Perhaps we have recently entered a golden age for female essayists; notable books in the past year alone include Durga Chew-Bose's Too Much and Not the Mood, Roxane Gay's Hunger, and Chimamanda Ngozi Adichie's Dear Ijeawele. In Sharp: The Women Who Made an Art of Having an Opinion, released this April, writer and critic Michelle Dean follows the trailblazing female intellectuals of decades past who led the way for many of today's women writers. Dean tracks the cultural and intellectual history of 20th-century America through the work of female critics and essayists like Joan Didion, Dorothy Parker, Susan Sontag, and Hannah Arendt. For Dean, these women are united by a quality of "sharpness"—a combination of precise insight and biting wit, which more often than not was viewed as threatening by their male peers.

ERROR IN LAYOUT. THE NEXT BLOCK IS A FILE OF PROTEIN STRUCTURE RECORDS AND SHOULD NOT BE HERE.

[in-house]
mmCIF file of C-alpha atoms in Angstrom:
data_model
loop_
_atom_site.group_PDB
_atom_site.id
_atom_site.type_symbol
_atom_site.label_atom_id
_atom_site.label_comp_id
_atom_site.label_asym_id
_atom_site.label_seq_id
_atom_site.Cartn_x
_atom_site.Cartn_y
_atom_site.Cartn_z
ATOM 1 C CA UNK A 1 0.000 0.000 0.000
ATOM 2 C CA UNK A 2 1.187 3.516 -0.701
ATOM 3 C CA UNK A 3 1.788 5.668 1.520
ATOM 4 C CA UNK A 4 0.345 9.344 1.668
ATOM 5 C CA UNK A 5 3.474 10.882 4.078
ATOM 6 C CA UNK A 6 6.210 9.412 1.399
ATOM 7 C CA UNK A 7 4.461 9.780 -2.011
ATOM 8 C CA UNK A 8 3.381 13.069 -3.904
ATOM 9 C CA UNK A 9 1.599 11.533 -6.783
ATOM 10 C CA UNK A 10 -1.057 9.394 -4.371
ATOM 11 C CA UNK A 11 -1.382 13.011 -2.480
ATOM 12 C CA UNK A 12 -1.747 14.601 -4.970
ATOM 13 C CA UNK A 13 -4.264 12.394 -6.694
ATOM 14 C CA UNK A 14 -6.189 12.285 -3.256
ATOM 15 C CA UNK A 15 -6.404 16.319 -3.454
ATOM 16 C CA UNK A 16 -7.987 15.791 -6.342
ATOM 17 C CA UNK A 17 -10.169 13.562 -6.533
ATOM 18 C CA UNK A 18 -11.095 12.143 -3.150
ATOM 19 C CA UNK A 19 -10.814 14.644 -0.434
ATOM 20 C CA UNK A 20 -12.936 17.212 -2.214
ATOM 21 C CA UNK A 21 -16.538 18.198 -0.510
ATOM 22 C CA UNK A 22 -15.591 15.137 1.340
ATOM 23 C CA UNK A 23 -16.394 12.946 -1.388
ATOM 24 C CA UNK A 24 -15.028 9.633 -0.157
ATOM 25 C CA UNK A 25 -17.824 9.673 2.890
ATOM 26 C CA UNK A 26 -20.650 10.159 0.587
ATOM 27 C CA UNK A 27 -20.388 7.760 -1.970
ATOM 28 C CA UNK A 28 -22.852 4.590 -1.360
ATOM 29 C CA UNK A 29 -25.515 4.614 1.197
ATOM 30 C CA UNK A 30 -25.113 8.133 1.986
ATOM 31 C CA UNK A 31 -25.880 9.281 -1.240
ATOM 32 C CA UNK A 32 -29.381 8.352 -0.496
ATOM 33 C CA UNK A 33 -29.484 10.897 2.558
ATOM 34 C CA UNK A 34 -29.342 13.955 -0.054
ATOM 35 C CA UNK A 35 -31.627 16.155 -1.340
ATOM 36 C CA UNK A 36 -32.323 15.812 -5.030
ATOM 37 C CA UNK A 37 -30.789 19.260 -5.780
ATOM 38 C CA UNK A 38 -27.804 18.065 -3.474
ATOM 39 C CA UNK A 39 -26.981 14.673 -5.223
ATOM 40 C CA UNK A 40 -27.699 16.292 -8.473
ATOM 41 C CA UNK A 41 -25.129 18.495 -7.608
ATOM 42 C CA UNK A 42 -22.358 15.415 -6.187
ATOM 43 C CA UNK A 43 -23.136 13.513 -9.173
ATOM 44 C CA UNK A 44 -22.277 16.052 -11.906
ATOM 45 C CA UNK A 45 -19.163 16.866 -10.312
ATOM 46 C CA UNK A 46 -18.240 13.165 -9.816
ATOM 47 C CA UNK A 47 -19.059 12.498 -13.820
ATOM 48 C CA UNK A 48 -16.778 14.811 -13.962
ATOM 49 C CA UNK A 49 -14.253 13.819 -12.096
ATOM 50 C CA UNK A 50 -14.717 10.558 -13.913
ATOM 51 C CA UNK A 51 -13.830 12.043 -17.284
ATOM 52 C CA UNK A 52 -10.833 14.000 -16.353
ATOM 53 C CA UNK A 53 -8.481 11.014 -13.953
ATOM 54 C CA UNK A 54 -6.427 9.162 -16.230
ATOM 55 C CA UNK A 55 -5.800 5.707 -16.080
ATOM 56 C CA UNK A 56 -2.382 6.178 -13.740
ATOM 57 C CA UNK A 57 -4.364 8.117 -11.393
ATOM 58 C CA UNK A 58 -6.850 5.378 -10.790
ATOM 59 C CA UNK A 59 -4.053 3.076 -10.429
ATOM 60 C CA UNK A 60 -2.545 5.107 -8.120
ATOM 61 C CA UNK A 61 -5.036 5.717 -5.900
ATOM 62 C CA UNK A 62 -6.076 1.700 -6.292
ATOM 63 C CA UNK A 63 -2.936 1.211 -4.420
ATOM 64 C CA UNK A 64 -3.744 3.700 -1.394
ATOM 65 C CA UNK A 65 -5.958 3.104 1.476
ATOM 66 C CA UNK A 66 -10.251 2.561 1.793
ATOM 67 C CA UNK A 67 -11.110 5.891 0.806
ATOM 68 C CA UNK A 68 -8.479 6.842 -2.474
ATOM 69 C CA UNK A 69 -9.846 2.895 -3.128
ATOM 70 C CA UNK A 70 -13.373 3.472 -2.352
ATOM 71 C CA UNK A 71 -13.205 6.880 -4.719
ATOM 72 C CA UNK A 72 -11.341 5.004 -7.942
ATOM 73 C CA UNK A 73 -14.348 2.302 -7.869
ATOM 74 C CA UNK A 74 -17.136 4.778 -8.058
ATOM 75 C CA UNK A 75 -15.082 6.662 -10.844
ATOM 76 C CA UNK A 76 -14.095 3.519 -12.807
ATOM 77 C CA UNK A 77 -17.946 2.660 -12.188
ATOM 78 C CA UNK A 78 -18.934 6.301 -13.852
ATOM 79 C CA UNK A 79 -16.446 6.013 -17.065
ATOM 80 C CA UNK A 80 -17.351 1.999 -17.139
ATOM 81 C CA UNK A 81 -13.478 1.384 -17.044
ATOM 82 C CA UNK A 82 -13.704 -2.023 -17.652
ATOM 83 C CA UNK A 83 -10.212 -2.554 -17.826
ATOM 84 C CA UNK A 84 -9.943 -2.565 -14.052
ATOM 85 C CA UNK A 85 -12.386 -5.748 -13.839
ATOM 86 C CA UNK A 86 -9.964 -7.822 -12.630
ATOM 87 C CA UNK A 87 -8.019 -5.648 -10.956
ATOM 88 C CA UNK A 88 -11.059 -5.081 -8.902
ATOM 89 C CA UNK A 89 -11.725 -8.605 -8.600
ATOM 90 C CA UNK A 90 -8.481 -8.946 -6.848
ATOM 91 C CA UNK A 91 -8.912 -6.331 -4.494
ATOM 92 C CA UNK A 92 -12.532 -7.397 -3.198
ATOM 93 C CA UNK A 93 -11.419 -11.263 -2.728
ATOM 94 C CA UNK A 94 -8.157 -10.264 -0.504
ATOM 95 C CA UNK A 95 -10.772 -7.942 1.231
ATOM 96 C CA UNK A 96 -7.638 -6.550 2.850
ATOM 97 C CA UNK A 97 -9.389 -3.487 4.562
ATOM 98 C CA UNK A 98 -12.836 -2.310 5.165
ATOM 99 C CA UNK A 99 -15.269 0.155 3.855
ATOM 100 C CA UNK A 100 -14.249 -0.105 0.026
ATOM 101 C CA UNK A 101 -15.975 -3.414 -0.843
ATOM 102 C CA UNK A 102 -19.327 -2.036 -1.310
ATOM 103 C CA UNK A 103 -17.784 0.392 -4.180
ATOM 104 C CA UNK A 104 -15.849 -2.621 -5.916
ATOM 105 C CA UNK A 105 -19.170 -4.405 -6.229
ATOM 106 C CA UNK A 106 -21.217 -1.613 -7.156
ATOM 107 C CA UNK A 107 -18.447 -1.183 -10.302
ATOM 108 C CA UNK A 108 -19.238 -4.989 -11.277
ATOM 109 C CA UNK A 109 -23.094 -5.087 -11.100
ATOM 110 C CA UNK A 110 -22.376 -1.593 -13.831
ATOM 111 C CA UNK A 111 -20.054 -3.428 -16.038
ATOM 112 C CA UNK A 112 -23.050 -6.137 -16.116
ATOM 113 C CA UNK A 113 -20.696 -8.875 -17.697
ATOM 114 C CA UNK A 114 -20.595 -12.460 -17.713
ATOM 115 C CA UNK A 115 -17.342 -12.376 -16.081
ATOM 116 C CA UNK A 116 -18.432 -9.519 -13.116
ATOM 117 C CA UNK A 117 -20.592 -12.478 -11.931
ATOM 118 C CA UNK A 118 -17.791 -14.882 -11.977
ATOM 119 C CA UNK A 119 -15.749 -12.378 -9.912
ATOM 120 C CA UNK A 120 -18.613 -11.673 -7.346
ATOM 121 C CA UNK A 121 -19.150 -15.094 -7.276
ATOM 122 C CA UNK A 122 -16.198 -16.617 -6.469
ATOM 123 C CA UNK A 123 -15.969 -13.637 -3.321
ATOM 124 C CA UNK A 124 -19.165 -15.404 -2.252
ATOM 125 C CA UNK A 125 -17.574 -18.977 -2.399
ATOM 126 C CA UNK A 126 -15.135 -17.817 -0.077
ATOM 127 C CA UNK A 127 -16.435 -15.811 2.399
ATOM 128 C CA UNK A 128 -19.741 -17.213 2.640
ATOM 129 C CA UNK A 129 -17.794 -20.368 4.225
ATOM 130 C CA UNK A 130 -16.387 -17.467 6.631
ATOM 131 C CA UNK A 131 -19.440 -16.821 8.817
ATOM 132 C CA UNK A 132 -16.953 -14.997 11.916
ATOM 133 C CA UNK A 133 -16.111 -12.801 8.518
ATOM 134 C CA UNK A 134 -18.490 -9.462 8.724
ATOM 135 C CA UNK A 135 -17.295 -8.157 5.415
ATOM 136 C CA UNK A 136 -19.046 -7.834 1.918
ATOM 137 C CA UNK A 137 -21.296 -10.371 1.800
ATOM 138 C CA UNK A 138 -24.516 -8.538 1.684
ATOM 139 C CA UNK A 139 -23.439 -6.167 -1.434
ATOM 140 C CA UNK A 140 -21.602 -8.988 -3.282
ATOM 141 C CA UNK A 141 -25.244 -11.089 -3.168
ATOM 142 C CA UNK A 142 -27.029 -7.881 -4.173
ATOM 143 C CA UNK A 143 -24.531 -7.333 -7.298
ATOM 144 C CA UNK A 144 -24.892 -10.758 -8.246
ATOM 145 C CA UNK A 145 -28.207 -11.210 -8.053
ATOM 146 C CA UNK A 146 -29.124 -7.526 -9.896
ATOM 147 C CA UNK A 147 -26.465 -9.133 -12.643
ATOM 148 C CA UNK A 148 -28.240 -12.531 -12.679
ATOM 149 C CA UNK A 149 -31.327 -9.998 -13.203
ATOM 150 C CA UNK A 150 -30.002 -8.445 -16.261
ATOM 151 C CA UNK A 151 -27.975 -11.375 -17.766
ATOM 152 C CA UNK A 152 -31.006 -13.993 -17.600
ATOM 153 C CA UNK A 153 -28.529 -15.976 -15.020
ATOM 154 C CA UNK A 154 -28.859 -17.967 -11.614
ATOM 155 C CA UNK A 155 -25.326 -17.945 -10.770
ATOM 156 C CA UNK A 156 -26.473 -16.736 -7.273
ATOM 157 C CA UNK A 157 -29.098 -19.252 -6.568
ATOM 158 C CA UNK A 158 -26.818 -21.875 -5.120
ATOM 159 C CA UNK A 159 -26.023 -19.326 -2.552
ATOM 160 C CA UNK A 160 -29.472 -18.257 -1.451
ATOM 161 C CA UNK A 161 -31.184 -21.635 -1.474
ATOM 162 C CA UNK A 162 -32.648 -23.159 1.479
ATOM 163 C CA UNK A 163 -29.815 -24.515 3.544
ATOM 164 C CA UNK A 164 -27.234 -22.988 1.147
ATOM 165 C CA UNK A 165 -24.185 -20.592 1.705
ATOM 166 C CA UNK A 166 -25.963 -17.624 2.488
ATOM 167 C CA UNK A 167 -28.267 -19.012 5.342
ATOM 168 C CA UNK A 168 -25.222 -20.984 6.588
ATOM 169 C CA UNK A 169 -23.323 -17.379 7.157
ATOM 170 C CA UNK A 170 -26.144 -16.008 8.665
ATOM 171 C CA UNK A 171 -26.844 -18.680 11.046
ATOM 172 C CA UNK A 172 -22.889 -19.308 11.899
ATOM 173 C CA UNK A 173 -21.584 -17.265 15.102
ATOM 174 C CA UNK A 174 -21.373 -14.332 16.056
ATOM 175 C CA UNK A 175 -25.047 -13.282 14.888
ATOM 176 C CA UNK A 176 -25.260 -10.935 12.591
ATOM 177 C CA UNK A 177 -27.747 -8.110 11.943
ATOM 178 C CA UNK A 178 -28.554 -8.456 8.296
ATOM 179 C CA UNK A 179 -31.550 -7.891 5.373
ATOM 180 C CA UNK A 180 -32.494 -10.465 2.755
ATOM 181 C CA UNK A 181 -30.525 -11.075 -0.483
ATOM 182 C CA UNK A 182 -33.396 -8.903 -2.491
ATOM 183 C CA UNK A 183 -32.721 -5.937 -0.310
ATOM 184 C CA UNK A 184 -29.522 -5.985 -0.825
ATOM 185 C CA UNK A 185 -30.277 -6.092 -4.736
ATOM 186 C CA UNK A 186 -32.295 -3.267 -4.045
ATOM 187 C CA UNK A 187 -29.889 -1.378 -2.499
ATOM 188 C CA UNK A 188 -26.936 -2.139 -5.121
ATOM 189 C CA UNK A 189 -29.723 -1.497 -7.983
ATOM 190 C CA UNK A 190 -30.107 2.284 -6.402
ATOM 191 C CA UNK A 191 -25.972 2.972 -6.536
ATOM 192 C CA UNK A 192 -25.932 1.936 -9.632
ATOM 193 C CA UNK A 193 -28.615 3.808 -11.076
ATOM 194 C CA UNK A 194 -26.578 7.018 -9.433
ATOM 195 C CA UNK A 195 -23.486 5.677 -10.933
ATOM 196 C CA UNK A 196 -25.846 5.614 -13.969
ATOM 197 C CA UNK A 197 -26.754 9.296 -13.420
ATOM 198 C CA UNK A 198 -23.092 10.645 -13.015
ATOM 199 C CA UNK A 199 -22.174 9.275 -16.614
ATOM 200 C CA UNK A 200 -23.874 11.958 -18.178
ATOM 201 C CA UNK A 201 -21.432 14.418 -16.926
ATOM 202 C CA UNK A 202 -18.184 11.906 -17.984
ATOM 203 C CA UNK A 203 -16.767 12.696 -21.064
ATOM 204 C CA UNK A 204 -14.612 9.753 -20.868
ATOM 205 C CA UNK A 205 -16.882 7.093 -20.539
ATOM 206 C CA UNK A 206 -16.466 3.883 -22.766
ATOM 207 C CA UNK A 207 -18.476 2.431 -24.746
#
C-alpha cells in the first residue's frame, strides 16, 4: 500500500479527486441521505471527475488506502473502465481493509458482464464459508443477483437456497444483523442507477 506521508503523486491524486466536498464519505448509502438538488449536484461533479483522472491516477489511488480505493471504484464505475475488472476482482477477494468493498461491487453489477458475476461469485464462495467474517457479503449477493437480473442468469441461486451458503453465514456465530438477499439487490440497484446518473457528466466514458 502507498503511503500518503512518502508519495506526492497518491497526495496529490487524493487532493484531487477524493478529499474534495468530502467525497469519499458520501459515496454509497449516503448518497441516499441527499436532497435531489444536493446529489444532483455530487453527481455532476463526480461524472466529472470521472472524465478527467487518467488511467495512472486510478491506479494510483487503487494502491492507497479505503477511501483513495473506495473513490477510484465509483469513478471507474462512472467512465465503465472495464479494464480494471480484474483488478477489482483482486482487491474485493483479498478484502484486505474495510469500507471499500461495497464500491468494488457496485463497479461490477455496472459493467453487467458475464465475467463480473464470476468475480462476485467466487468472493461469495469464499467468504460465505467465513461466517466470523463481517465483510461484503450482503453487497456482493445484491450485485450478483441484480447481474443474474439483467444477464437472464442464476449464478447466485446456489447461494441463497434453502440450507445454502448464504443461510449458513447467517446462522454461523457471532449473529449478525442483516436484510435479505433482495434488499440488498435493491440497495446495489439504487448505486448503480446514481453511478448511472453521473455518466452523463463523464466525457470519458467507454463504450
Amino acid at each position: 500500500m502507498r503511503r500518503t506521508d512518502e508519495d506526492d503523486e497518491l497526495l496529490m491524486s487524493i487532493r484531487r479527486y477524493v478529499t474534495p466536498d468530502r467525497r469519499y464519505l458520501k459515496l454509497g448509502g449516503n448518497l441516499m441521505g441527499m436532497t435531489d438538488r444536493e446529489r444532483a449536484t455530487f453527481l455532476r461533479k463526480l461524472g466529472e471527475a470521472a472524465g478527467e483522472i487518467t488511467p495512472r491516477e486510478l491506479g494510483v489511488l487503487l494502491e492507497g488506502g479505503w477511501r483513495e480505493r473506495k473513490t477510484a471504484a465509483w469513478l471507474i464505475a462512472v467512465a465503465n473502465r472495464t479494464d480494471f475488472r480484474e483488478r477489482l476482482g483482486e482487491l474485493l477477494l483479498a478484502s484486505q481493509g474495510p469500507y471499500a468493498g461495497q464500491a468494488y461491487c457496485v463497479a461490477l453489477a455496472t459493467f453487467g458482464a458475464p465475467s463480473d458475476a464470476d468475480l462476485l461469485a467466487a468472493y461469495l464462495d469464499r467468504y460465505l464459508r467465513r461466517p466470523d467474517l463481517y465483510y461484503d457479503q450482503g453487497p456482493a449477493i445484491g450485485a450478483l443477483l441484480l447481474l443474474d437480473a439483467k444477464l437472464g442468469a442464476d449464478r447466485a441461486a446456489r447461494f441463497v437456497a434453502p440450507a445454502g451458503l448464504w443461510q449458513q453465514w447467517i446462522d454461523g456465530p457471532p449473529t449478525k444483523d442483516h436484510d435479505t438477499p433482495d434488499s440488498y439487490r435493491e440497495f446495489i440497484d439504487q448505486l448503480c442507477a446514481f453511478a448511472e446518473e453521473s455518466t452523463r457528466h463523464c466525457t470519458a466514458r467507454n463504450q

But even as some women appeared to be breaking ground in new mediums throughout the 20th century, they were often discounted as public intellectuals—a central theme in Dean's book. A 2013 report that examined the male-to-female ratio in newspapers, radio programs, and television talk shows found a four-to-one imbalance within the public intellectual tradition. Interweaving biography and literary criticism to construct a crucial portrait of women rarely grouped together, Sharp provides one answer as to why such a strong gender imbalance persists and makes a persuasive case that we ignore women intellectuals at our peril.